4 The rapid rise of PES in China

4.1 Major PES programmes in China

The Chinese government has been experimenting tentatively with PES programmes for decades. In the early 1980s, the Ministry of Water Resources began to directly contract out fragile lands in some small watersheds to households for management, though with limited success (Liu, 2005). These initiatives have been embodied in the Water and Soil Conservation Act of the P.R.C. (1991), one of the first pieces of legislation passed to introduce market schemes into watershed management. It allows some small watersheds to be auctioned or leased to farmers or other private investors for development, with the lessee being obligated to protect against soil erosion and degradation. Since 1999, there have been a growing number of programmes that, in line with international trends, are increasingly utilising Payments for Ecosystem Services (PES) schemes. Several initiatives have been carried out successfully at national, regional and local levels. One example is the flagship Sloping Land Conversion Programme (SCLP – tuigeng huanlin huancao), which, for example, is arguably a PES programme (Wunder, 2005; Pagiola and Platais, 2007; Engel et al., 2008; Bennett, 2008*). Table 2 summarises the major eco-compensation programmes that have been realised in China in recent years, and their magnitude.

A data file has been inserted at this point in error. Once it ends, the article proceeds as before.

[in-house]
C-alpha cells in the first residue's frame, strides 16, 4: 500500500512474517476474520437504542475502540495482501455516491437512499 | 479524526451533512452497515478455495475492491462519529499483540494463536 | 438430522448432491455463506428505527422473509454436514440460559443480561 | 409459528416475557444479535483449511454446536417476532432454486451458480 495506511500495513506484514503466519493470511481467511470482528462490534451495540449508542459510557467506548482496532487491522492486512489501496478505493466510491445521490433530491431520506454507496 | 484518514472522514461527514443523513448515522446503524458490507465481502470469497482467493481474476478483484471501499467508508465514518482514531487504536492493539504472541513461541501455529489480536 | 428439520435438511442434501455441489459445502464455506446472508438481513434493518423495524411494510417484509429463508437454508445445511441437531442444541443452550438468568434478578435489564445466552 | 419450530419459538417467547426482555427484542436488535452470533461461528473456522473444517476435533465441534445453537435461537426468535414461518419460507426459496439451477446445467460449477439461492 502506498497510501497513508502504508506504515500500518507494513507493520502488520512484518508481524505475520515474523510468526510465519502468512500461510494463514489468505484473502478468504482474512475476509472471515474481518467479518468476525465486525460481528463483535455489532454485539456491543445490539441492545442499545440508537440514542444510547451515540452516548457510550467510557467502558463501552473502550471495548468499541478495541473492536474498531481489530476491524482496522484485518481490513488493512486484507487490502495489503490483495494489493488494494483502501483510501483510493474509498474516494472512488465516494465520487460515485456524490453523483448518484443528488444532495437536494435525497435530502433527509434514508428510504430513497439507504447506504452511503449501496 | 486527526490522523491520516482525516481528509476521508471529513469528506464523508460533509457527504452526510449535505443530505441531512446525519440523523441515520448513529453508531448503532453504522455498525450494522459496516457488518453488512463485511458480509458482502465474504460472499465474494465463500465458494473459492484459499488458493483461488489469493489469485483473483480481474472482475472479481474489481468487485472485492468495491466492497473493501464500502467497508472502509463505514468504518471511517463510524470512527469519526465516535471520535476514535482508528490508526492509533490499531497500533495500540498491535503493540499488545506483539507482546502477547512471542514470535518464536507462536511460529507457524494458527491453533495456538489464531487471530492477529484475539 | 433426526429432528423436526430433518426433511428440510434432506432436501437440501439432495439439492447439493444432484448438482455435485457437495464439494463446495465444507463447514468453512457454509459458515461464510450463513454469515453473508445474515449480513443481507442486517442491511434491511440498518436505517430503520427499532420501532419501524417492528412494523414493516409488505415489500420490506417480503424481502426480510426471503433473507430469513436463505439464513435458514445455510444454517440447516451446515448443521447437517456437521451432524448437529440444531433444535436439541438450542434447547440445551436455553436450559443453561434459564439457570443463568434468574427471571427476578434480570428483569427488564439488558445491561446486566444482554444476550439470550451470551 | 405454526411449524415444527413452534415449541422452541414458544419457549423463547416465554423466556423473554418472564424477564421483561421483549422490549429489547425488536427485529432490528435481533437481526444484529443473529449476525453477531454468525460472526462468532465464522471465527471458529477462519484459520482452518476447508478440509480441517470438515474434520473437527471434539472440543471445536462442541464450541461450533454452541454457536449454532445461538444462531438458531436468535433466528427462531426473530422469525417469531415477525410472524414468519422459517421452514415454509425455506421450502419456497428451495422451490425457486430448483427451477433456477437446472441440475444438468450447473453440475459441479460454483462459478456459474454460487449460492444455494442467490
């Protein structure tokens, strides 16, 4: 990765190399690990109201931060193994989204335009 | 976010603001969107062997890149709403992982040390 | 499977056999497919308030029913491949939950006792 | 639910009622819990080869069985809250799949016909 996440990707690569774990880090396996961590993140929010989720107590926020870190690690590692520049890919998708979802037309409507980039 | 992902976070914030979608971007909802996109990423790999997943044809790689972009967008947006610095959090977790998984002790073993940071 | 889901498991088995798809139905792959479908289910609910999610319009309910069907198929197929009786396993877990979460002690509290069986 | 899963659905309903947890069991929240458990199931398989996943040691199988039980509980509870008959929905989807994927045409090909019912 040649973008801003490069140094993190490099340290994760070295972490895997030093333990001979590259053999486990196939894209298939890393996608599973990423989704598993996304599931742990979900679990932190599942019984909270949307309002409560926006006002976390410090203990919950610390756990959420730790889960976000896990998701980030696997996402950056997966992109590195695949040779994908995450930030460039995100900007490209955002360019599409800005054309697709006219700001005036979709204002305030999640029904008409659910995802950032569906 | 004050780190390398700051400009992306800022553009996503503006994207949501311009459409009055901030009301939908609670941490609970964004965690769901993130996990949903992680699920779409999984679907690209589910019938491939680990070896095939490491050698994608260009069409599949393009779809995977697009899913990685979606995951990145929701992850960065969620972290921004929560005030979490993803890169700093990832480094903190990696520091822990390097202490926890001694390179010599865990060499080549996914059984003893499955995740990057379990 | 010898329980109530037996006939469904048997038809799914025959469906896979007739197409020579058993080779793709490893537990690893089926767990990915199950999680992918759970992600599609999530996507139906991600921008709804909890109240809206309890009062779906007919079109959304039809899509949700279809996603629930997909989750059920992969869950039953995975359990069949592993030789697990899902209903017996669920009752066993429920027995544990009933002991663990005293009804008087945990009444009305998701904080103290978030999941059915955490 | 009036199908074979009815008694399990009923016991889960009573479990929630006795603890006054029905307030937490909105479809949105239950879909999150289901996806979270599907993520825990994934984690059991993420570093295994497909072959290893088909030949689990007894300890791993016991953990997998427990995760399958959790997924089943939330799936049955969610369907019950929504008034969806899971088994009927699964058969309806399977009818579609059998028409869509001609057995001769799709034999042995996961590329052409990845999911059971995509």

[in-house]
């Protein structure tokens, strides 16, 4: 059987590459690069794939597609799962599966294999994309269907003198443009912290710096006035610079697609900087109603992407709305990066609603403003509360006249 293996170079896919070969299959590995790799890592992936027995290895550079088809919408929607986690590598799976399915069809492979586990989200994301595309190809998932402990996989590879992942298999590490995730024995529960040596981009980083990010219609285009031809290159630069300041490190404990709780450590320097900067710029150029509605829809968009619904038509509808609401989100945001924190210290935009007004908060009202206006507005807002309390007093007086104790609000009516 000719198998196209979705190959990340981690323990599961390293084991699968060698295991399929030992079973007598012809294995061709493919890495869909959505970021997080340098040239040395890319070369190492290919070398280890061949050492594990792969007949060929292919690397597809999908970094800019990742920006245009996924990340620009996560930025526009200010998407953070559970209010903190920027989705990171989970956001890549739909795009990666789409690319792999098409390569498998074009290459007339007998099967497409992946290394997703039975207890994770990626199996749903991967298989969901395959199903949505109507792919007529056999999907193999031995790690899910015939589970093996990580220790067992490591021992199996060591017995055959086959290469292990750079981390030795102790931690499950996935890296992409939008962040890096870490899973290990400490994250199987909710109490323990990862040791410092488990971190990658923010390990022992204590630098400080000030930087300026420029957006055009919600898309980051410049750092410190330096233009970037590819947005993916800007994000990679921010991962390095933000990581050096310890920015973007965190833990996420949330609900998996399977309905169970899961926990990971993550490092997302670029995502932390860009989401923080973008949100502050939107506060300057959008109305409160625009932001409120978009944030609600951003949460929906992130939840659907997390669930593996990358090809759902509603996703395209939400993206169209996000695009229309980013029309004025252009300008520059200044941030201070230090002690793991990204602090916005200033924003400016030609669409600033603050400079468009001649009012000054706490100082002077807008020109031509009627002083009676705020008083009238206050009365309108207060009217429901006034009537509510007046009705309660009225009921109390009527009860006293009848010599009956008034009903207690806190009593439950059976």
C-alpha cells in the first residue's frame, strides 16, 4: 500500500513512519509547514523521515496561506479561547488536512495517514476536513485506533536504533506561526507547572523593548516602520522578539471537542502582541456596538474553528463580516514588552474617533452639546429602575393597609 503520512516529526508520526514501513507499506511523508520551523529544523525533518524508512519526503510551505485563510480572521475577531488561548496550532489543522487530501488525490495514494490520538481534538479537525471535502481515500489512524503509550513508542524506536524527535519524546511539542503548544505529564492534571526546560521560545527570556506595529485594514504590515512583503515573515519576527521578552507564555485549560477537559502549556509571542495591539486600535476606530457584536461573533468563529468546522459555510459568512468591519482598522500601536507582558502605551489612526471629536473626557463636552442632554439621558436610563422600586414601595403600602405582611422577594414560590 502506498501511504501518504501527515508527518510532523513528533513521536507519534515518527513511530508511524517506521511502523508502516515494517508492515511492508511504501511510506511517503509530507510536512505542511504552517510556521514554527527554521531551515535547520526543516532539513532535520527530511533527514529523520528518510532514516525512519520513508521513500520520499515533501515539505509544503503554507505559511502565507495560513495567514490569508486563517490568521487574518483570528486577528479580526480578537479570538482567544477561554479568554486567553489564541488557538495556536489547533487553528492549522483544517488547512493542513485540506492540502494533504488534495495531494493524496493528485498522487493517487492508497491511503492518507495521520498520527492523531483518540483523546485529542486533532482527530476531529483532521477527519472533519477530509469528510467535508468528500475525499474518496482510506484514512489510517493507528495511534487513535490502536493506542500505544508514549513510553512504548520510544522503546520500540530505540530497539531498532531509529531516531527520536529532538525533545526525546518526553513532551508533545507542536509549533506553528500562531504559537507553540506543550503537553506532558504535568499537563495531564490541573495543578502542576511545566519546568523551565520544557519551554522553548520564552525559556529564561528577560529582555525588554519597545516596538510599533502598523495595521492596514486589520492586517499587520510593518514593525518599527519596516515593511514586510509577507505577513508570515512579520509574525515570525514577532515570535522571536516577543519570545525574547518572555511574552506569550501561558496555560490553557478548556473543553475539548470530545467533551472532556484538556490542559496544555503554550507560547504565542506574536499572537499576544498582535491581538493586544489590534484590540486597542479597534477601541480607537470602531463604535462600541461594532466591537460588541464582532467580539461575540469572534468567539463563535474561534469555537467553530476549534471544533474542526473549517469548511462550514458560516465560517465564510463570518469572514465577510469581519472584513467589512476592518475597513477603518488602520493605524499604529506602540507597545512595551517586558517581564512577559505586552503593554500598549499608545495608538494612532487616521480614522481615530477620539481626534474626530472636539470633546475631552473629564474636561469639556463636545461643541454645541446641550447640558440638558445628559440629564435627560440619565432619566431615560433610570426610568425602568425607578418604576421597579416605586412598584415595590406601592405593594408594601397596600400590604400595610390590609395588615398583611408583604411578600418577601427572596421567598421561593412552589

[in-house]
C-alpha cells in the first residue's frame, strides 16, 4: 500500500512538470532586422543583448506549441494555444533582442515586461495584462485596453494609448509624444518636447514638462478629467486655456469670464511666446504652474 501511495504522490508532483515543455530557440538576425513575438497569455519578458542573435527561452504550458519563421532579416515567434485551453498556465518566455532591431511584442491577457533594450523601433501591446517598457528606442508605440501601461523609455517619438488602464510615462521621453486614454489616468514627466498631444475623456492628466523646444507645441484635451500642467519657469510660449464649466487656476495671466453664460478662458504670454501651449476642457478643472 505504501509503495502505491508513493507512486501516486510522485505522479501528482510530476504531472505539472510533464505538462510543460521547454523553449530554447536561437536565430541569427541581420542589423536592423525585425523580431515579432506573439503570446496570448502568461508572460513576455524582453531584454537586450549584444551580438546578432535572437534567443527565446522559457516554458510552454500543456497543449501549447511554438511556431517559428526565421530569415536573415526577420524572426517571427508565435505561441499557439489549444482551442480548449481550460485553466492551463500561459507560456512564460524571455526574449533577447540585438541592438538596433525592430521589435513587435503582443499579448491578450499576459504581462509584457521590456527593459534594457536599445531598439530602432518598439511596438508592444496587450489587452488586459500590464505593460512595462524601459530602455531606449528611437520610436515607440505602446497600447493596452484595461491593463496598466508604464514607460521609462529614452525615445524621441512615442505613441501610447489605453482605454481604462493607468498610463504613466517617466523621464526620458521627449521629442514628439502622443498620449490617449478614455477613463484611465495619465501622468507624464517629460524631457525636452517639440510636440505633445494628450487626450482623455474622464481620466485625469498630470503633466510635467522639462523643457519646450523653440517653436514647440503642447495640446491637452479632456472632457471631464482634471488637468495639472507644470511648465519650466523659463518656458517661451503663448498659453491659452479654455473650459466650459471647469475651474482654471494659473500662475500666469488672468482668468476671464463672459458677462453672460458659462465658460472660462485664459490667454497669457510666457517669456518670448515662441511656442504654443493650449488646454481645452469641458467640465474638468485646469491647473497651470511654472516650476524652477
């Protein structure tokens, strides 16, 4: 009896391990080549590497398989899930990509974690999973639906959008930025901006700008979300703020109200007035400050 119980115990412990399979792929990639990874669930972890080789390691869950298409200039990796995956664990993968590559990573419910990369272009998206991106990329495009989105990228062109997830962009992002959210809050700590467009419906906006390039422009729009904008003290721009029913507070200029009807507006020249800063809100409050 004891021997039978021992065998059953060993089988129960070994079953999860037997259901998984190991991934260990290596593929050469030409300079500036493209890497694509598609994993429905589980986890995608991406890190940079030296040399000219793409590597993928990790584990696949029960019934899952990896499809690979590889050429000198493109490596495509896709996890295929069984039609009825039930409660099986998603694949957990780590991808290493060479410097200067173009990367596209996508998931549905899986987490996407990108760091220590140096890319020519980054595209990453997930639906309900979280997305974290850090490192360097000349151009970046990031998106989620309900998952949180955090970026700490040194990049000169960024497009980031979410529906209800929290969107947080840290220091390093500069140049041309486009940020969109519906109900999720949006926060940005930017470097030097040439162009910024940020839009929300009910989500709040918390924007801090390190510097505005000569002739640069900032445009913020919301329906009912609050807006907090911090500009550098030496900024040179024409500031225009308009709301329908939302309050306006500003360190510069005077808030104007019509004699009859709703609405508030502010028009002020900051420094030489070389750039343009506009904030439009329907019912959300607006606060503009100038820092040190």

Table 2: Major PES programmes in China (Bennett, 2009; Yin, 2009).


Program / Policy


Water Quality & Quantity

Watershed Eco-compensation Programmes

Total budget of RMB 14.6+ billion, RMB 703+ million already spent, plus annual payments of RMB 288+ million.

Water Use Rights Transfers

Total estimated project costs of RMB 2.777 billion, RMB 1.149+ billion invested so far.


Sloping Land Conversion Programme (SLCP)

Total budget of RMB 337 billion (of which RMB 130.1 billion has been spent from 2000 to 2006). 139 million mu (9.27 million ha) of cropland enrolled and 205 million mu (13.67 million ha) of wasteland afforested.

Central Government Forest Ecosystem Compensation Fund (FECF)

A total of 1.578 billion mu (105.2 million ha) of national level key public benefit forest area enrolled by the end of 2007. Cumulative total investment of RMB 13.34 billion by the end of 2007 (RMB 3.34 billion in 2007 alone).

Provincial-Level FECF (complementary to central government FECF)

Apart from national key public benefit forest area, 1.15 billion mu (76.7 million ha) of provincial-level public benefit forest area enrolled by the end of 2007. Subsidies of RMB 1.2 billion in 2006.

Natural Forest Protection Programme (NFPP)

Total targeted forest area of 1.023 billion mu (68.2 million ha), of which 846 million mu (56.4 million ha) is designated as natural forest area. Total budget for 2000–2010 is RMB 96.2 billion, of which the central government will provide RMB 78.4 billion.